Living close to Downtown meant something completely different after World War II. That being said, Downtown was completely different after World War II. As Retail, Offices, and the Industrial Harbor were fleeing Downtown for the suburbs or in the case of the Harbor, disappearing forever. This made Downtown into a ghost town. Meanwhile, Neighborhoods that hugged Downtown were overcrowded. The wartime Jobs that accelerated the great migration from the rural South had evaporated but the new Citizens who had come for work didn't leave the City. At the same time for those who could afford it, the flight to the suburbs was in full swing. This made for an eroding tax base and an increase of poverty Citywide.
Neighborhoods that hugged Downtown had the most poverty and the oldest and most obsolete housing stock. At the same time it was the most overcrowded part of the City. In short everything surrounding Downtown was slums. Obviously something had to be done. The story of Baltimore's plight as a rust belt City is echoed all across large Cities in America. That is why HUD decided to dedicate a large sum of money to build new High Rise Apartments in poverty stricken overcrowded Cities across the Country. These new Buildings would have the amenities so desperately needed in these slums such as Refrigerators, Heat,and Indoor Plumbing. Given their proximity to Downtown, those living on the top floors could be treated to the same views as those living in a luxury Downtown penthouse.
And so it came to be that East Baltimore between Downtown and Hopkins went from having overcrowded slums to having clean "modern" public housing complexes of some of which were high rises. For the first Residents of Broadway Homes & all new developments for that matter, their new community was a dream come true. These new buildings allowed them a higher quality of life that they were proud of. HUD had devoted a large sum of money for the demolition of the slums and construction of the high rises but how much were they continuing to give to maintain these larger than life structures? They didn't allocate any money for that. Maintenance fell on the City's back. Since Broadway Homes was a public housing development, it was pretty low on the City's bucket list because it didn't produce as much of a tax base than say Roland Park. Maintenance was non existent as the buildings fell into disrepair almost as quickly as they were built. Residents were simply forgotten and left behind.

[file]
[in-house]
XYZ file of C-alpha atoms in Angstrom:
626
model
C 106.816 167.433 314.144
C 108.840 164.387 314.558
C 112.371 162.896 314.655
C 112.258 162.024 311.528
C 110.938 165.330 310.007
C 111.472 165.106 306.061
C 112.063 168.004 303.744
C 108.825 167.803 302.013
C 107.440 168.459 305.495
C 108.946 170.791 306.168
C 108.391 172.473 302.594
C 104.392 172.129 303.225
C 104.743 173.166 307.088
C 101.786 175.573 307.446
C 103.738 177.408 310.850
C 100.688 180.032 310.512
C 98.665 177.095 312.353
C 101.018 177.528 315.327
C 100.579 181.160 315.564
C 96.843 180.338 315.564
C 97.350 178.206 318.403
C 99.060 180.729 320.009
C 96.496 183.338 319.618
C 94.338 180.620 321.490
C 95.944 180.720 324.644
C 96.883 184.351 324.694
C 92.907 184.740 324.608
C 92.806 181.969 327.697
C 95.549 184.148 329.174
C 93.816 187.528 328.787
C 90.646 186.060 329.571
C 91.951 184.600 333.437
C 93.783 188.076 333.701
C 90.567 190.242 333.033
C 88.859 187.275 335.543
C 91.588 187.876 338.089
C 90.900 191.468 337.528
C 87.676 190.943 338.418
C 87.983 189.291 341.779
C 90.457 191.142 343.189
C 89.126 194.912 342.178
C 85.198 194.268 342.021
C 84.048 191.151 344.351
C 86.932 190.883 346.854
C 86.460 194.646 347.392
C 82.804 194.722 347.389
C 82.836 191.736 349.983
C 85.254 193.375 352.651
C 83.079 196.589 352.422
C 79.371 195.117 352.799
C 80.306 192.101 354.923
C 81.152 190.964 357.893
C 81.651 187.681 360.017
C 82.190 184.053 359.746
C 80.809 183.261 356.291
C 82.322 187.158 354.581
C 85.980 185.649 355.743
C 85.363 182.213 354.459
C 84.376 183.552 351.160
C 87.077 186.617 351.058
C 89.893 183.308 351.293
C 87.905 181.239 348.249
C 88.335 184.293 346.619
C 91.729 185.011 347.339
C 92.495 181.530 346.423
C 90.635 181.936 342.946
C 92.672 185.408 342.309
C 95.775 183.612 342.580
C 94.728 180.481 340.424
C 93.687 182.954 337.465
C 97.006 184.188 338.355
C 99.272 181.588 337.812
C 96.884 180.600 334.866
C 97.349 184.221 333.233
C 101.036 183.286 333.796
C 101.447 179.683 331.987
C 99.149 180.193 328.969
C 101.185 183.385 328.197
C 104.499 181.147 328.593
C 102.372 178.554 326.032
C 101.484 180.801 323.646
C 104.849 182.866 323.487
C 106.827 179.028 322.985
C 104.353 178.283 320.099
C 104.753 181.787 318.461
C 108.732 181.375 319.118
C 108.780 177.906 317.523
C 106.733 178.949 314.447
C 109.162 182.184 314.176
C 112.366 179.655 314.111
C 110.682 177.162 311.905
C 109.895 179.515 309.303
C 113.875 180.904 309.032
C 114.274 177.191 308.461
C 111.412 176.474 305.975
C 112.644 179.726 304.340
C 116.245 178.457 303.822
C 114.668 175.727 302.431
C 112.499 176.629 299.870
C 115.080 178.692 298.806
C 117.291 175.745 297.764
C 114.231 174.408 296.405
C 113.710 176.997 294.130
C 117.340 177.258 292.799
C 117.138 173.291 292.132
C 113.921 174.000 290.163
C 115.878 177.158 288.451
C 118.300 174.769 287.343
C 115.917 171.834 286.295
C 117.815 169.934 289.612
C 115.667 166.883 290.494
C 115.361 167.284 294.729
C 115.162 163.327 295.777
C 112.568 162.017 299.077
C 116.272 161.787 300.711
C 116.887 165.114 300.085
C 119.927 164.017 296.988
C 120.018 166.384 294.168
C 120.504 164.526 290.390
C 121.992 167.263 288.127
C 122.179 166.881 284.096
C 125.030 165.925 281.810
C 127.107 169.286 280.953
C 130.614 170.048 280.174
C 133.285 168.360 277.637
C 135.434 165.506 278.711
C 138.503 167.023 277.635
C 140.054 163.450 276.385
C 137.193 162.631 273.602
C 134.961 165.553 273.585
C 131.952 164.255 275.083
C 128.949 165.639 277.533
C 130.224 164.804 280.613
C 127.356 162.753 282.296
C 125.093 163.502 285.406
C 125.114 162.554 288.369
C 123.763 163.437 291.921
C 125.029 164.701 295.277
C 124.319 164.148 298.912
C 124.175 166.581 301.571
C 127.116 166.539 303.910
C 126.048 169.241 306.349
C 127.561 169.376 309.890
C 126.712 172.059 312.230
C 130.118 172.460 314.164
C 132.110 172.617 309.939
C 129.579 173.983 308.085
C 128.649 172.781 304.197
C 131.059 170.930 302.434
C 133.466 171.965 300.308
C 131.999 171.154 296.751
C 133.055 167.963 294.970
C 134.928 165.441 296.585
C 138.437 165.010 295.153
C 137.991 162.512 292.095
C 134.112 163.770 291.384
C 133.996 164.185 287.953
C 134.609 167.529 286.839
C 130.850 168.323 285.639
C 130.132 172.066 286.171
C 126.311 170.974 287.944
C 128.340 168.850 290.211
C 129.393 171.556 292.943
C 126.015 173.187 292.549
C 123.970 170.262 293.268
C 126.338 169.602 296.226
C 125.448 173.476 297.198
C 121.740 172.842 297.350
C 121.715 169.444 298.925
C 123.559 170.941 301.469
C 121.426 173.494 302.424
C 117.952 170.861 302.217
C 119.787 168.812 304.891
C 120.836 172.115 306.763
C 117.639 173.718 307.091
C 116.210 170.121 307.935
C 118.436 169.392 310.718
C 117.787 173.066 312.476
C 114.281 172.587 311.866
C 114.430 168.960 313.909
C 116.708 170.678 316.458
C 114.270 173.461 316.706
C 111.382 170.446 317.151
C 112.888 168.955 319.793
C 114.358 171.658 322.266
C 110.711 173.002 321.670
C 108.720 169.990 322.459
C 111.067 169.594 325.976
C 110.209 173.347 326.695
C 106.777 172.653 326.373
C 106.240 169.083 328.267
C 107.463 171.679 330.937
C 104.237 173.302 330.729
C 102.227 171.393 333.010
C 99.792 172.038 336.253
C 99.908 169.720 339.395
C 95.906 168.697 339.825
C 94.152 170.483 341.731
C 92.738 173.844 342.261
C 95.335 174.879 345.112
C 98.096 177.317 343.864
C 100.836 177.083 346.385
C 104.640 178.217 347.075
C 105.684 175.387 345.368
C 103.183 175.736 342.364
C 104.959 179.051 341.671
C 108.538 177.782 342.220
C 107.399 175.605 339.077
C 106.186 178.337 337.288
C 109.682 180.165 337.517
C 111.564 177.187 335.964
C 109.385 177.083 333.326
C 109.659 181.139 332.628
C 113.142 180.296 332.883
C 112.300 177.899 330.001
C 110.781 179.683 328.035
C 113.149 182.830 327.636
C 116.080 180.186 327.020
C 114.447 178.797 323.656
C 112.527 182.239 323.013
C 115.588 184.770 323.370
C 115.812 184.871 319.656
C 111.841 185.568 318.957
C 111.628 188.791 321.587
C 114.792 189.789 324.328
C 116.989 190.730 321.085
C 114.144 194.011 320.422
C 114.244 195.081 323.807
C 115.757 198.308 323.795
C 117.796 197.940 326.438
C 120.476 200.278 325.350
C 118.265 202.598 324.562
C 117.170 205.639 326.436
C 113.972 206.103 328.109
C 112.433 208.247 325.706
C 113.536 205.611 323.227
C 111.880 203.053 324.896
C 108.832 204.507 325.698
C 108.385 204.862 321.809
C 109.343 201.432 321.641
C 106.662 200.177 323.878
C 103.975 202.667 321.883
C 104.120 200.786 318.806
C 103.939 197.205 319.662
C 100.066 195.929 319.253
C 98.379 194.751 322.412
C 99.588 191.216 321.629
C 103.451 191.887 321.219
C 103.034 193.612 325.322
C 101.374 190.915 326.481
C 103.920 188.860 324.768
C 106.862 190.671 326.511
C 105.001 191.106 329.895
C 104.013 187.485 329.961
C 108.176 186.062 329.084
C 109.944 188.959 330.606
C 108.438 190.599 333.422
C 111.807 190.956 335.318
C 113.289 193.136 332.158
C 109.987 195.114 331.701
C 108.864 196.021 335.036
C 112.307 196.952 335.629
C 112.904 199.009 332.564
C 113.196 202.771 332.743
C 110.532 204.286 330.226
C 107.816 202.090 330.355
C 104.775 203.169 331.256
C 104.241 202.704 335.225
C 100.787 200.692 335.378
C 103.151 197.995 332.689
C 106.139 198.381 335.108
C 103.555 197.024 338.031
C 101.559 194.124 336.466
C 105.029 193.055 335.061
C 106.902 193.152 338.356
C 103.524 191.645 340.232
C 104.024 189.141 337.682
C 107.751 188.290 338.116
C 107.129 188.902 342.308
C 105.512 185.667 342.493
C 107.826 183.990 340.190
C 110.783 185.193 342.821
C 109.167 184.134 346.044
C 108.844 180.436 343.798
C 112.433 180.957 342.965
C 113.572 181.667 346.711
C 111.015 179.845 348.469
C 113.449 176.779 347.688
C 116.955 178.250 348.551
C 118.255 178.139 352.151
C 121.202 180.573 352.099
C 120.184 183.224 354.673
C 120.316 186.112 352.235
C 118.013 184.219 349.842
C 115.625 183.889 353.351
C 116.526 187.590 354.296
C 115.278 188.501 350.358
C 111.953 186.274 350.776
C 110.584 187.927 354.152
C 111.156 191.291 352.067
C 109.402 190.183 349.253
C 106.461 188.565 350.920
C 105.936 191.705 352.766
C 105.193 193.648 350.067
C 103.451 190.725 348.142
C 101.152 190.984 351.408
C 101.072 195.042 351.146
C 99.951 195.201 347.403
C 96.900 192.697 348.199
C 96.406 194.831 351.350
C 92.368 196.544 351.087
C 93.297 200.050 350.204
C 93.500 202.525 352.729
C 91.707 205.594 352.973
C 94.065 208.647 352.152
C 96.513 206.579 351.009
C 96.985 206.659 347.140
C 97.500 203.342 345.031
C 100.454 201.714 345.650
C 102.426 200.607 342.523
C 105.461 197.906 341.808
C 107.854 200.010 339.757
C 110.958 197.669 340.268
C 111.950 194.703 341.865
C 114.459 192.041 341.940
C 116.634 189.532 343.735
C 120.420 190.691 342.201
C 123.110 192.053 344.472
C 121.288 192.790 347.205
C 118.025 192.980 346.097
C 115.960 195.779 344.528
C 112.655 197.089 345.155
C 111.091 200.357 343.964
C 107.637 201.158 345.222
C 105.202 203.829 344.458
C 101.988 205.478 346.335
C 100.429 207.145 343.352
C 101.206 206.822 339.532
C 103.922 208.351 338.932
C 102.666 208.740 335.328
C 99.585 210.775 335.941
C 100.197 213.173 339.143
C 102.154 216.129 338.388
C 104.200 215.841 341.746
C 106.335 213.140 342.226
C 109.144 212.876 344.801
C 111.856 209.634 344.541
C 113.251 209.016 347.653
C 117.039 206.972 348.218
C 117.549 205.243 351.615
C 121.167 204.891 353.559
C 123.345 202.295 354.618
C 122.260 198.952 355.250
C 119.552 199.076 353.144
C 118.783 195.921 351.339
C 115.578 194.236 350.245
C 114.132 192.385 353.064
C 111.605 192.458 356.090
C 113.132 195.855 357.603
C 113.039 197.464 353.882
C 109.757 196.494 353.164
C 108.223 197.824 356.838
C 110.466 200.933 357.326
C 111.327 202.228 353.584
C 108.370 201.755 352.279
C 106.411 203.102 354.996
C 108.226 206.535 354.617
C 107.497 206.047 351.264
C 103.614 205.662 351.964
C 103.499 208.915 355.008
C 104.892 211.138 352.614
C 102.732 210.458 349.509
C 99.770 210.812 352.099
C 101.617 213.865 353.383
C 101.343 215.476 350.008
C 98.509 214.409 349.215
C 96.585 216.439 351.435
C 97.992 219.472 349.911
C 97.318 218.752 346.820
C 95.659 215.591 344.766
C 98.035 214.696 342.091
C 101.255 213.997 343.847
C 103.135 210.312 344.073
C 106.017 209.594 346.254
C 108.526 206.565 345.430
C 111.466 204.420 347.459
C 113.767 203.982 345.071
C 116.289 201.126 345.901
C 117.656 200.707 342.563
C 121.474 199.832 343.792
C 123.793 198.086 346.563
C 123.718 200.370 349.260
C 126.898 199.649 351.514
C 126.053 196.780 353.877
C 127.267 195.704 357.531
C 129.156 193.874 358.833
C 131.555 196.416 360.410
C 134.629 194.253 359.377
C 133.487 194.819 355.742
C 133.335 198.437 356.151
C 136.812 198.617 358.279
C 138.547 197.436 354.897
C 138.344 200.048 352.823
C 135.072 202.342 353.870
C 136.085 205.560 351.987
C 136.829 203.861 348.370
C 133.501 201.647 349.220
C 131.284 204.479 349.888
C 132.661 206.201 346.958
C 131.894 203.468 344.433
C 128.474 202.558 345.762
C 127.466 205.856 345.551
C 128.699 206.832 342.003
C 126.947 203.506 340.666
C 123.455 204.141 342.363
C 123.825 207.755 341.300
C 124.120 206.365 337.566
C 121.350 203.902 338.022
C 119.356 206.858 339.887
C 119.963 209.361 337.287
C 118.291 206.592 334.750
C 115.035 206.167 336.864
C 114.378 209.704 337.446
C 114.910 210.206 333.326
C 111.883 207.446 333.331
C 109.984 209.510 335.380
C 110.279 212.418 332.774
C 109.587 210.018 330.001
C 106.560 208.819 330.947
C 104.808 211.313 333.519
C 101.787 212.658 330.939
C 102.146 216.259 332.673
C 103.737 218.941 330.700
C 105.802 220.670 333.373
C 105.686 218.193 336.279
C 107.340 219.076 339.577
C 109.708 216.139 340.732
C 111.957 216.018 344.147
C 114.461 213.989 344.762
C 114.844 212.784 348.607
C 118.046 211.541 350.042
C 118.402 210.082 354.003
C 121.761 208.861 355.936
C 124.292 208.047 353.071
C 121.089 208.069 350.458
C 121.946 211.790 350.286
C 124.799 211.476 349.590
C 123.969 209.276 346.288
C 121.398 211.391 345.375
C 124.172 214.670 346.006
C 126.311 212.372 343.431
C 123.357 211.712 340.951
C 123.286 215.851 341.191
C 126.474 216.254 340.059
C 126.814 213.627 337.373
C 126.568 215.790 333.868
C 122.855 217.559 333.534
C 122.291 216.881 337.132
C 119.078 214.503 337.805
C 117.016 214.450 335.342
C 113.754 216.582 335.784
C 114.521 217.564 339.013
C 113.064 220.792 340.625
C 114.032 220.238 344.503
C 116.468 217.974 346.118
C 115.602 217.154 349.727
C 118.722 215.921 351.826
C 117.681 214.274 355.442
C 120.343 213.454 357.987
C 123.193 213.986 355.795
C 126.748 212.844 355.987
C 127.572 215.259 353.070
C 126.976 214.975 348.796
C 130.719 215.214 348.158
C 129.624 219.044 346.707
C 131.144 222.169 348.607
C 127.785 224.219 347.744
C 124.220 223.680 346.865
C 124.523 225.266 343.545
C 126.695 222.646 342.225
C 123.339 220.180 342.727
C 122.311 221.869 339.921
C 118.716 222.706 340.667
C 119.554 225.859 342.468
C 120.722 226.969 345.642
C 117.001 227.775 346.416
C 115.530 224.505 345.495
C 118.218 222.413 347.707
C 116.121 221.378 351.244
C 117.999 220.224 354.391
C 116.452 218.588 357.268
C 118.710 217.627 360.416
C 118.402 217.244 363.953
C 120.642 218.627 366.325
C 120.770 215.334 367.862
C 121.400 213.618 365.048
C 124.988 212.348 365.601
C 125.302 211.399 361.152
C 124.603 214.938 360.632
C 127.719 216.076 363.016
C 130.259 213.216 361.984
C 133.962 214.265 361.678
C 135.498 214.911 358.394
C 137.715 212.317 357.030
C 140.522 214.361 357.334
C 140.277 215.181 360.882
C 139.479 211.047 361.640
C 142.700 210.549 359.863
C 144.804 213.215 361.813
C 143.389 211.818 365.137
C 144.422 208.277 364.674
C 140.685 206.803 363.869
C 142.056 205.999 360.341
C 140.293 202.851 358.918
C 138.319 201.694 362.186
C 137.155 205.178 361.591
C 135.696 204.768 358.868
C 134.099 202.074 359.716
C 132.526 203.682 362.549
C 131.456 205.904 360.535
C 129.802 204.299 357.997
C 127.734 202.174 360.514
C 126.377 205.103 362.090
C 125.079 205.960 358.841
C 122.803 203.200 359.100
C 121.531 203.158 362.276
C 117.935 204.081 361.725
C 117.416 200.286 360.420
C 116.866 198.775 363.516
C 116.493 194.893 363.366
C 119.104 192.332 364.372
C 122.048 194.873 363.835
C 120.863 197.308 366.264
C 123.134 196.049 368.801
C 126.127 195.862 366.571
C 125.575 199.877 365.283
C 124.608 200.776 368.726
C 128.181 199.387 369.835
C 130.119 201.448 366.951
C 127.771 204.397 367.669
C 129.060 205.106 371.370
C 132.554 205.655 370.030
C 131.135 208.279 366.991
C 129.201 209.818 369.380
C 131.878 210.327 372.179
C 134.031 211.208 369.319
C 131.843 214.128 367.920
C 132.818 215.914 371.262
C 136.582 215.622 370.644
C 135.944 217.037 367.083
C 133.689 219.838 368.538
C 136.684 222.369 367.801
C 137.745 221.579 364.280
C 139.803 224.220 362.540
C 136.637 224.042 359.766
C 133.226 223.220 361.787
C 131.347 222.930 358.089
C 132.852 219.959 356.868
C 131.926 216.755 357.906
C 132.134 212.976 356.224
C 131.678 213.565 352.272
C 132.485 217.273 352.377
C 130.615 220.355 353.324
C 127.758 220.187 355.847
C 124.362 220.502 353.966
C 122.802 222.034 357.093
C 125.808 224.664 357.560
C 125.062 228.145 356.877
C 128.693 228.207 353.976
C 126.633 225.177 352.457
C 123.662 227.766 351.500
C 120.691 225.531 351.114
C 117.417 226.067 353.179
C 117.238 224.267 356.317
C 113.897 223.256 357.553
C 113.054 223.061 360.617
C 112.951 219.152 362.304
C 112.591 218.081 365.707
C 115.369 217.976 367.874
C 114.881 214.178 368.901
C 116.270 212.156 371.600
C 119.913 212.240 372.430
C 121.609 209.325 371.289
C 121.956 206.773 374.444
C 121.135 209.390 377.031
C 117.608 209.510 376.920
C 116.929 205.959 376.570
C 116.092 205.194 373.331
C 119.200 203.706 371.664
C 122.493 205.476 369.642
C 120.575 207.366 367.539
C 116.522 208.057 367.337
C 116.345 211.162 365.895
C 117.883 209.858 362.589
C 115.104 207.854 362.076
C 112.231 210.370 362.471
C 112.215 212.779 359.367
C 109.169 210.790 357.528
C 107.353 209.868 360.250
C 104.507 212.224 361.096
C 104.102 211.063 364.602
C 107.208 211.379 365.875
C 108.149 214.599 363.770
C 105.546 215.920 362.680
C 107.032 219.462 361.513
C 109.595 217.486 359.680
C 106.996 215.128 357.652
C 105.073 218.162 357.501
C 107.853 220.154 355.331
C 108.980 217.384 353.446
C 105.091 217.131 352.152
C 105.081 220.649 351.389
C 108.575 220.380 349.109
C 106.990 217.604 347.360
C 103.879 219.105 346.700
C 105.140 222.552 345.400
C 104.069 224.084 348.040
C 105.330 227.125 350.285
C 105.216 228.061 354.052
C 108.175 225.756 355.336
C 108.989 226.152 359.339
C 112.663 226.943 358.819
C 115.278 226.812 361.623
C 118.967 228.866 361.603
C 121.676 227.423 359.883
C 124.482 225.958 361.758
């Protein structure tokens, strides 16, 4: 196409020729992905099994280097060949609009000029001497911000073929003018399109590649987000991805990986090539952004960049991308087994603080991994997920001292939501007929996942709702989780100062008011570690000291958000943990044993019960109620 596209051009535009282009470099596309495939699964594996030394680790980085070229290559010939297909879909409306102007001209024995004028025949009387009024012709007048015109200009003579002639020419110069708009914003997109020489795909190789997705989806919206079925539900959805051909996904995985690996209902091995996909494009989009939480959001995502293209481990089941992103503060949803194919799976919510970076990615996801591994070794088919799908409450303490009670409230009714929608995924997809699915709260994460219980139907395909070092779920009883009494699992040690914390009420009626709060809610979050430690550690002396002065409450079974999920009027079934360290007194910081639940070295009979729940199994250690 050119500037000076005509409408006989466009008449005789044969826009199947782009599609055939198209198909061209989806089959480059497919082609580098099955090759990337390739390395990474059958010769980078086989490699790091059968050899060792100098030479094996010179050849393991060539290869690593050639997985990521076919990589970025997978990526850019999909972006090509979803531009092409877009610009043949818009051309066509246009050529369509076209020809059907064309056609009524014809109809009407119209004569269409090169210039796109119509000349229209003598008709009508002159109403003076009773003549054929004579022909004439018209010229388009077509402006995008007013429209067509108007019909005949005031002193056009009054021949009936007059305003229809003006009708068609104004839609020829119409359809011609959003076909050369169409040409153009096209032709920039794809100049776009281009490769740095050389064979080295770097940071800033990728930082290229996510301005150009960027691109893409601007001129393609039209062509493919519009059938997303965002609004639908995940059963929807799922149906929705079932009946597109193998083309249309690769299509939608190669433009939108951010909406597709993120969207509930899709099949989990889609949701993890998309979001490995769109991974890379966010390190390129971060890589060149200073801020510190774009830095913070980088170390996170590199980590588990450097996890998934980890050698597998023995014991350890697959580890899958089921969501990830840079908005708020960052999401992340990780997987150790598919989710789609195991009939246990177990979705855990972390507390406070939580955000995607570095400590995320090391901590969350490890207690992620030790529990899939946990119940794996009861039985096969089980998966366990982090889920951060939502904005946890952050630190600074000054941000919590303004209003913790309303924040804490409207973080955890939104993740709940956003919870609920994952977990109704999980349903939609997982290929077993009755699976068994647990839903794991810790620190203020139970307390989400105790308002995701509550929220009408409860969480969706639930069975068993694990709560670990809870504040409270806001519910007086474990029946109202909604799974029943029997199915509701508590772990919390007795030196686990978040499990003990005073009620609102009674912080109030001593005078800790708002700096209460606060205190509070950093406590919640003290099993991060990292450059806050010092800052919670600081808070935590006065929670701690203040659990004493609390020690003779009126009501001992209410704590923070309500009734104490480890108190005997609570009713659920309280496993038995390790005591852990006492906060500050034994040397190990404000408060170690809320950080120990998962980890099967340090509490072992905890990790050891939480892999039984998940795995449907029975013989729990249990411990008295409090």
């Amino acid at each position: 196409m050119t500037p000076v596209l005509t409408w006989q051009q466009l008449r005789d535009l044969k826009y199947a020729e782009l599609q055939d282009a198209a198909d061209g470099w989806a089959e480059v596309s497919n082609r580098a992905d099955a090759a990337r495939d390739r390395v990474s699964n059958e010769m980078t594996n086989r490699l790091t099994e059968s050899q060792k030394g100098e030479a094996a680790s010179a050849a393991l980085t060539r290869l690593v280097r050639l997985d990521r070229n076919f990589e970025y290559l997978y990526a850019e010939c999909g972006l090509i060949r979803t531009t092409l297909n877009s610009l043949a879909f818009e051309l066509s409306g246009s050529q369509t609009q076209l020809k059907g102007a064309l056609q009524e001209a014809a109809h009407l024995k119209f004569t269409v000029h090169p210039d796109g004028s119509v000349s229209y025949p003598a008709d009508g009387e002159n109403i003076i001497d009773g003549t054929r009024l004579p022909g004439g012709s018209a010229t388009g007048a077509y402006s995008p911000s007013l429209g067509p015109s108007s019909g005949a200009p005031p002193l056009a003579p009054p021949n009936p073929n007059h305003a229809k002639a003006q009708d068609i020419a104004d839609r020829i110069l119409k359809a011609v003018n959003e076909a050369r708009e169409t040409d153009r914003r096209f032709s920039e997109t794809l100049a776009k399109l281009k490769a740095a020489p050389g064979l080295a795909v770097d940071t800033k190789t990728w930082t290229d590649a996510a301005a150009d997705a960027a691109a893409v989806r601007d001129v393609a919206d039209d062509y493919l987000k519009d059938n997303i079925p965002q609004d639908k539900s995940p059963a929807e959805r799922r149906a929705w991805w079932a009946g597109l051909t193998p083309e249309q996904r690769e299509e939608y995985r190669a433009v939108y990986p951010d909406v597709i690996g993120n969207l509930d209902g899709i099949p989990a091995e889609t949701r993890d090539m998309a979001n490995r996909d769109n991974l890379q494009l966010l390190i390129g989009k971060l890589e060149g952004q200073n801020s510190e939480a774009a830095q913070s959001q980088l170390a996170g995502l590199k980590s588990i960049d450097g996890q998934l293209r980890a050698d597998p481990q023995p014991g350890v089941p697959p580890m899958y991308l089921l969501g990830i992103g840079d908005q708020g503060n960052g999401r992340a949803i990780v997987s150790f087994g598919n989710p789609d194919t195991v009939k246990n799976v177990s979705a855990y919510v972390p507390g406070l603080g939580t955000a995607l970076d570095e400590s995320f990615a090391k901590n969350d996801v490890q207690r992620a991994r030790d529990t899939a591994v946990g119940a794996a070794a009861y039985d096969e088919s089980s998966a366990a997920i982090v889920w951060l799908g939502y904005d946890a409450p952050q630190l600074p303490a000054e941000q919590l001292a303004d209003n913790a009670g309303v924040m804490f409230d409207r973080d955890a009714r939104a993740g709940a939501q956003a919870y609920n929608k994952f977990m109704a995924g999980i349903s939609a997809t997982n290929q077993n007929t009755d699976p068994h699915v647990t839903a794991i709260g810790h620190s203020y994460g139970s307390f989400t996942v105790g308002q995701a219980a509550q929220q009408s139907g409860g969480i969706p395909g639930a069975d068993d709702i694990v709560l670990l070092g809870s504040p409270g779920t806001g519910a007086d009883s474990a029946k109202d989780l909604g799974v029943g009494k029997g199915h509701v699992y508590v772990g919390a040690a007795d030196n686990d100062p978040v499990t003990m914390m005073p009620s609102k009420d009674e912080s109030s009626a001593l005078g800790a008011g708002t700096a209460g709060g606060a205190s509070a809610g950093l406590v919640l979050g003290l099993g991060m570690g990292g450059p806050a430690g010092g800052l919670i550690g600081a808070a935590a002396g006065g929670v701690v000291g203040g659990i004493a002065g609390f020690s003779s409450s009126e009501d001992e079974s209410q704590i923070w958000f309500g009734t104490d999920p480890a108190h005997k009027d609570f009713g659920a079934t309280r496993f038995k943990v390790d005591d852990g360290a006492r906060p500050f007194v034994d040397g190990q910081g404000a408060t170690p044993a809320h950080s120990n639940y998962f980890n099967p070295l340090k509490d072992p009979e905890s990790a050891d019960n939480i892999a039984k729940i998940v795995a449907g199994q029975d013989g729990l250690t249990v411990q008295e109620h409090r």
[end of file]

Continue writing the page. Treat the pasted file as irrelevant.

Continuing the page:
If you were left behind by the Government that was supposed to protect and defend you, how would you feel? If you answered angry and betrayed, you would feel exactly how Residents of Broadway Homes felt by the 1970s. Given the increasingly decaying buildings and the decreasing Police presence, crime, drugs, and violence replaced the memories of a healthy peaceful Community that the Broadway Home's first Residents remember. The high rises, although they looked very plain, were designed in a complicated manner which allowed criminals to hide out after the commission of a crime and others used that advantage to terrorize Residents.
Elsewhere in Baltimore, Downtown began to make a turn for the better. The Central Business District began to re-centralize itself with the creation of Charles Center and eventually the redefinition of the Harbor from an industrial port to a tourist magnet. Eventually living in and around Downtown was and still is a sought after address. For the majority of Baltimore's history this has been the case, it was only after World War II that Downtown had become a ghost town. The success of Downtown did spread but only to certain Neighborhoods, remember so many of the Neighborhoods that hug Downtown contain public housing developments some of which were high rises and pretty much all of which were decaying. This contained gentrification to the southeast below Pratt St.